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Insufficient Government Funding for Elderly Care Exposed in HRW Report



Human Rights Watch - HRW

A recent report released by Human Rights Watch (HRW) sheds light on the inadequate allocation of government funds for elderly care and support services in South Africa. The report, titled “This Government is Failing Me Too: South Africa Compounds Legacy of Apartheid for Older People,” highlights the pressing issues faced by the elderly population in the country. The study involved interviews with 63 individuals between the ages of 60 and 85 from the Eastern Cape, Gauteng, and the Western Cape regions as reported by the SABC News.

Bridget Sleap, the Senior Researcher of the Rights of Older People at HRW, emphasises that the lack of access to care and support services is not exclusive to South Africa. Across the continent, older people are deprived of essential services that enable them to lead dignified lives. What sets South Africa apart is its robust legislation that guarantees older people the right to utilise these services. However, the government falls short in two critical ways. Firstly, it fails to allocate sufficient funds to cover the cost of care and support services as mandated by the Older Persons Act.

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Sleap explains that although the law grants older people these rights, inadequate funding prevents many in need from receiving these services. The situation is particularly dire for older individuals requiring care and support services at home. While the Social Assistance Act provides some financial support for home-based care, the amount of R500 per month is woefully insufficient. Notably, this sum falls short of covering a single day of comprehensive care and support at home, based on the National Minimum Wage.

The Older Persons Act encompasses various community and home-based support services, including recreational activities, counselling, education, emergency care, dementia care, social services, and skills building. To provide these services, the government contracts non-profit organisations. However, these organisations are not adequately funded to cover the full costs of service provision. With limited budgets, they can only offer a few of the services outlined in the law. Consequently, older people who seek assistance at community centres often receive just one meal per day and limited recreational or craft activities rather than the comprehensive range of services mandated by law.


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Moreover, non-profit organisations struggle to provide home visits to older people within their communities due to insufficient funding. The government’s funding restrictions often hinder organisations from allocating budgets for staff salaries, including caregivers and drivers. As a result, many older individuals reported that no social workers or caregivers visited their homes. Nosiphiwo Tetana, the manager of the Dimbaza Society for the Aged’s service centre, highlighted that their centre had not received a subsidy from the government since April. Despite an increase of only R50.00 in 2022, Tetana expressed concerns over unfair tariff rates and delayed subsidy payments.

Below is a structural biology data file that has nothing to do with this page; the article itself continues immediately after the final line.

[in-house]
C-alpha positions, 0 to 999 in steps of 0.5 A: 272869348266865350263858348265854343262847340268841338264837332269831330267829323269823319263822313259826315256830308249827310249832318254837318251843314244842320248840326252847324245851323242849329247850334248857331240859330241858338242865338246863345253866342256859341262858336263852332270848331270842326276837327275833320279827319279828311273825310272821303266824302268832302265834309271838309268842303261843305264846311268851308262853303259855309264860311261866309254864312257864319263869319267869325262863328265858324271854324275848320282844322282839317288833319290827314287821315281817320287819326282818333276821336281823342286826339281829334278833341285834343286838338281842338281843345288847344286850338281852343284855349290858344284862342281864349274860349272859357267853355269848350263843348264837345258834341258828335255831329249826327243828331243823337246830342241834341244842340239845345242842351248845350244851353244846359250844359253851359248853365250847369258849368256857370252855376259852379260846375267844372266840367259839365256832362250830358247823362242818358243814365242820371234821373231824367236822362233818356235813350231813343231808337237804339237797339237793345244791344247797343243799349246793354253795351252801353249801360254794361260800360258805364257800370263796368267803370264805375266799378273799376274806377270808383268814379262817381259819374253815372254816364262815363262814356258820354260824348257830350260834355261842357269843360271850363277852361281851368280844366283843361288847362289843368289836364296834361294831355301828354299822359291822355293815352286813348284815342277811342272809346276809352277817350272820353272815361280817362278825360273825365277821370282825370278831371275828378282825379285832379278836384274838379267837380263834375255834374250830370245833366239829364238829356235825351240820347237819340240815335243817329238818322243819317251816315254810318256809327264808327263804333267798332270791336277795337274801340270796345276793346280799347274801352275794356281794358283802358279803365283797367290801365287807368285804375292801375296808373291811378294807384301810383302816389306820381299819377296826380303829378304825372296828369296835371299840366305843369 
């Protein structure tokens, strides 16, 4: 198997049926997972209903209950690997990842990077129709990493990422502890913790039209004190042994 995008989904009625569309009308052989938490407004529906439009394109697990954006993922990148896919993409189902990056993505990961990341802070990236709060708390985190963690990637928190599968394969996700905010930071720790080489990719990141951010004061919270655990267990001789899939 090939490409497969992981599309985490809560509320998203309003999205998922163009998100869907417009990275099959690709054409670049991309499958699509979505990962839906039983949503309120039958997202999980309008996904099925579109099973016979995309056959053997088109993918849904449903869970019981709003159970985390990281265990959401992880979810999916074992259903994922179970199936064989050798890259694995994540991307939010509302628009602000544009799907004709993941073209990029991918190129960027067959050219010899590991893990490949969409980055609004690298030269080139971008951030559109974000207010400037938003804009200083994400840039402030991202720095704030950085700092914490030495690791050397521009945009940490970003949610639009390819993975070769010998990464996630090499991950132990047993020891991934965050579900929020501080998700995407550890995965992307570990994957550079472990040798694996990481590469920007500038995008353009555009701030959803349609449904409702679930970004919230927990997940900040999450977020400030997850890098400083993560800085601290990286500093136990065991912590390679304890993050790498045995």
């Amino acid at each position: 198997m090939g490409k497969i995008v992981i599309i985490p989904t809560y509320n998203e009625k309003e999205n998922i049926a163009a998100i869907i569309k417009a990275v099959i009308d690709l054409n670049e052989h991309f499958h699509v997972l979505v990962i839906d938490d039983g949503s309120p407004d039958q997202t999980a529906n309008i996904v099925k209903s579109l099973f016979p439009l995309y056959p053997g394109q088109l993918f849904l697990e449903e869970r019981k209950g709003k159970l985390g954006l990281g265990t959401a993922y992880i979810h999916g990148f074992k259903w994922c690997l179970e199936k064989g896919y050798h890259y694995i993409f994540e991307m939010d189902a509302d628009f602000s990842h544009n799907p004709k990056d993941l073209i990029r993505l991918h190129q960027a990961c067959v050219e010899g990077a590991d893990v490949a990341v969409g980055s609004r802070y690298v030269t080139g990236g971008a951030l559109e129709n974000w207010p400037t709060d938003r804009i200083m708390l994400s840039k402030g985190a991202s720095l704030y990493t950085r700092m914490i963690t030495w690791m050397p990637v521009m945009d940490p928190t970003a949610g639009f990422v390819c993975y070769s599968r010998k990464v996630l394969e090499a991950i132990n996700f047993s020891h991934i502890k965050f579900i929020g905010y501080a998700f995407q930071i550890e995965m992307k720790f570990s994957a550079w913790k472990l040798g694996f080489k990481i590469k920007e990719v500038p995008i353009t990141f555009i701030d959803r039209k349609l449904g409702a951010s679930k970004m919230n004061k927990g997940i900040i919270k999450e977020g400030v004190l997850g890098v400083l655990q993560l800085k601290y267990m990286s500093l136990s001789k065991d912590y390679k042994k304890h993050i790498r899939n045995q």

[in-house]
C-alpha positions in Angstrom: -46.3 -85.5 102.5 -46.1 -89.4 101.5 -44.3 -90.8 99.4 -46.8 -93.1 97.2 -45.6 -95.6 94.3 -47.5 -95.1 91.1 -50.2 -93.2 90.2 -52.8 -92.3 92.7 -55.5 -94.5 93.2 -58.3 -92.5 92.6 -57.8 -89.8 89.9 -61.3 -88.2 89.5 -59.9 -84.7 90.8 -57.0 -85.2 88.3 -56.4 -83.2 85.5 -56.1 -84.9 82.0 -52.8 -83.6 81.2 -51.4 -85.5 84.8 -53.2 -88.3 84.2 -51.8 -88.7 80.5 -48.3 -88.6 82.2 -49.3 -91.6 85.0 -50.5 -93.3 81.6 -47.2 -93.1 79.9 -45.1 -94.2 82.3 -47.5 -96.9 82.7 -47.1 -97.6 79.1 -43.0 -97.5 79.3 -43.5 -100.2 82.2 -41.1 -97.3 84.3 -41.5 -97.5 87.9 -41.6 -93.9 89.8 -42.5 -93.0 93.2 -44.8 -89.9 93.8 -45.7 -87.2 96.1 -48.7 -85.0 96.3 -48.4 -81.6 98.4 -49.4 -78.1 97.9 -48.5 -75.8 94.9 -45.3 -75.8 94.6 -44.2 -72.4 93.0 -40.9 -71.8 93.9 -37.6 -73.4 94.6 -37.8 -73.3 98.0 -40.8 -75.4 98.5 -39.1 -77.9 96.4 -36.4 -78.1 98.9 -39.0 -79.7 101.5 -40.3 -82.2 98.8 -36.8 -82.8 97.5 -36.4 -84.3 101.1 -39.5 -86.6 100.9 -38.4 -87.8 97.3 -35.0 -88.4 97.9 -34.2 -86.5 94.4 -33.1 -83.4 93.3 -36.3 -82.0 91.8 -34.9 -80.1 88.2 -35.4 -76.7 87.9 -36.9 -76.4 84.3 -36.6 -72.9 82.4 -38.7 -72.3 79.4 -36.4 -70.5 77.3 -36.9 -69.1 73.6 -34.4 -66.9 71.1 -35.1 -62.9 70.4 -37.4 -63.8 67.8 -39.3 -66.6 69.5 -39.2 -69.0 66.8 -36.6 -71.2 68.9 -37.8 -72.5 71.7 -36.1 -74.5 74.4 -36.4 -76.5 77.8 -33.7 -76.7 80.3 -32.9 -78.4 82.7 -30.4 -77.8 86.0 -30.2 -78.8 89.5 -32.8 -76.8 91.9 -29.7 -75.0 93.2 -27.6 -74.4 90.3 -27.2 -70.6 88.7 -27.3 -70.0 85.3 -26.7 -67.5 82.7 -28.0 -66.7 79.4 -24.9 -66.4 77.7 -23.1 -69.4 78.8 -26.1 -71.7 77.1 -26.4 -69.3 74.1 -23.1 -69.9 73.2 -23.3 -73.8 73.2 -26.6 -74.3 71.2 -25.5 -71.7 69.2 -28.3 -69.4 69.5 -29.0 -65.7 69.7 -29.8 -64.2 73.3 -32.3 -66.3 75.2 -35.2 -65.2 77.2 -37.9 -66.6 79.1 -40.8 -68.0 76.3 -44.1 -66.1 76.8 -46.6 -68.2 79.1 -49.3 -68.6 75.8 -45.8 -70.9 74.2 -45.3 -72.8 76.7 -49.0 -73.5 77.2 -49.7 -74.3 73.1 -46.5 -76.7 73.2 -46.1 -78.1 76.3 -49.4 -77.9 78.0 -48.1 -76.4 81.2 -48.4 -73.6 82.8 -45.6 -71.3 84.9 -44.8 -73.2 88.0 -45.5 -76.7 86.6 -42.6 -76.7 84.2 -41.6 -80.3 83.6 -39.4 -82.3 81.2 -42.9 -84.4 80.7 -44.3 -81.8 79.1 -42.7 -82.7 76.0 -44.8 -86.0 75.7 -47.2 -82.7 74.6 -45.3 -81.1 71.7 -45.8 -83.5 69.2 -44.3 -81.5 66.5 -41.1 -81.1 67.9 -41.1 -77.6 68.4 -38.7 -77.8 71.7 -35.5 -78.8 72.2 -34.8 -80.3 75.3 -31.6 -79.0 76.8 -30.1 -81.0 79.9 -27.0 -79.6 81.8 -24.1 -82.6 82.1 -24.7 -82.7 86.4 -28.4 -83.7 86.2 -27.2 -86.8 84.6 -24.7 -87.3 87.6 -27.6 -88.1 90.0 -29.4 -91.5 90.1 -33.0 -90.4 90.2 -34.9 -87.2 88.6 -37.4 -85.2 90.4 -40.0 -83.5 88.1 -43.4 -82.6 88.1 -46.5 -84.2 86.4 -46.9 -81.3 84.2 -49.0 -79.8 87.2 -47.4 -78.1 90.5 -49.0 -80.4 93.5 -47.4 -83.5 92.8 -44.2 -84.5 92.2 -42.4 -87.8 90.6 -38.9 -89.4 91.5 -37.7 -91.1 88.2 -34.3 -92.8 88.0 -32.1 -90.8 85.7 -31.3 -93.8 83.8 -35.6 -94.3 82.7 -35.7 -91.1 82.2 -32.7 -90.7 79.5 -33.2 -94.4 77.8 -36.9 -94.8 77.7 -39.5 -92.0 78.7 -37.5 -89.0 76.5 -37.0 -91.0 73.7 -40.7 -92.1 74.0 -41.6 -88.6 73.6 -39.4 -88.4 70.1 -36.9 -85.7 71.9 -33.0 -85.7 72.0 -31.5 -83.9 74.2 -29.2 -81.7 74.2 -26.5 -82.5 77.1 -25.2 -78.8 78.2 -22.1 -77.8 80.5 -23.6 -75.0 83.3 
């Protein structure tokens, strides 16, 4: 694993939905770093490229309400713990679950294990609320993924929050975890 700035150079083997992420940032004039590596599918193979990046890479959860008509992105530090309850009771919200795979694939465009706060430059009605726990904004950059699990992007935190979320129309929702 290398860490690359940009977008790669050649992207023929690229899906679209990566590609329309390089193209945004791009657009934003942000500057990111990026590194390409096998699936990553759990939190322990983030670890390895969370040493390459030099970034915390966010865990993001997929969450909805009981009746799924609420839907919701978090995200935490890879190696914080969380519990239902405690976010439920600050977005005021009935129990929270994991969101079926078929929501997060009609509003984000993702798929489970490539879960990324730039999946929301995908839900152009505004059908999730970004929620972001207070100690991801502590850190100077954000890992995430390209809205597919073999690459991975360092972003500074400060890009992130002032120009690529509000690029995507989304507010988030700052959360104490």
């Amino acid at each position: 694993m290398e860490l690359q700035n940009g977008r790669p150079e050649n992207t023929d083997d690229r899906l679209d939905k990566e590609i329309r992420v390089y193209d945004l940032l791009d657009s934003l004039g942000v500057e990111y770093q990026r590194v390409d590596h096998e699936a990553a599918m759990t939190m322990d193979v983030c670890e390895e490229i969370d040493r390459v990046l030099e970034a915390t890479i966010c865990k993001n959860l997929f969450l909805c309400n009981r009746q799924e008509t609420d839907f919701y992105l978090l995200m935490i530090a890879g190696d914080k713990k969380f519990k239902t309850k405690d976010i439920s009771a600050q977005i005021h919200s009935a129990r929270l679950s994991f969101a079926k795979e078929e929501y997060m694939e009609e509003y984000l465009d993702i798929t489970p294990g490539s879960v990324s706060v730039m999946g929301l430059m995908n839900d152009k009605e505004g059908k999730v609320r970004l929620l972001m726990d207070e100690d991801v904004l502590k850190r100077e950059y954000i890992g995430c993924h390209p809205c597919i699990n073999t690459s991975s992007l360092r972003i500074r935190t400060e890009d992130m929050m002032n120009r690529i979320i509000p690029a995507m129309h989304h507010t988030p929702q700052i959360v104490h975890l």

Sylvia Lusiti, a visually impaired 72-year-old residing in Dimbaza, Eastern Cape, voiced her disappointment with the government’s lack of support. Although they were provided with houses, Lusiti expressed concerns about the absence of fencing and security measures. She also pointed out that the social grant they receive is insufficient. Lusiti urged the government to provide monthly food packages to better support their health and overall well-being.

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Nosisi Mayamo, a 64-year-old residing in Dimbaza and caring for eight grandchildren, echoed the sentiment that government grants are inadequate. She emphasised the struggles those responsible for their grandchildren’s upbringing faced after their parents passed away. Mayamo called upon the government to provide timely subsidies to the Dimbaza Society for the Aged service centre. Insufficient subsidy payments have resulted in transportation challenges, as the vehicle used to transport them often lacks fuel. Additionally, she highlighted the need for updated sewing machines at the centre.


The HRW report paints a distressing picture of the insufficient funding and support for elderly care and services in South Africa. The government’s failure to effectively implement existing legislation and provide adequate funding hampers the ability to meet the needs of the elderly population, exacerbating the challenges faced by older people in the country.

Full report below:

Human Rights Watch Report

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Photo: Facebook / @Human Rights Watch

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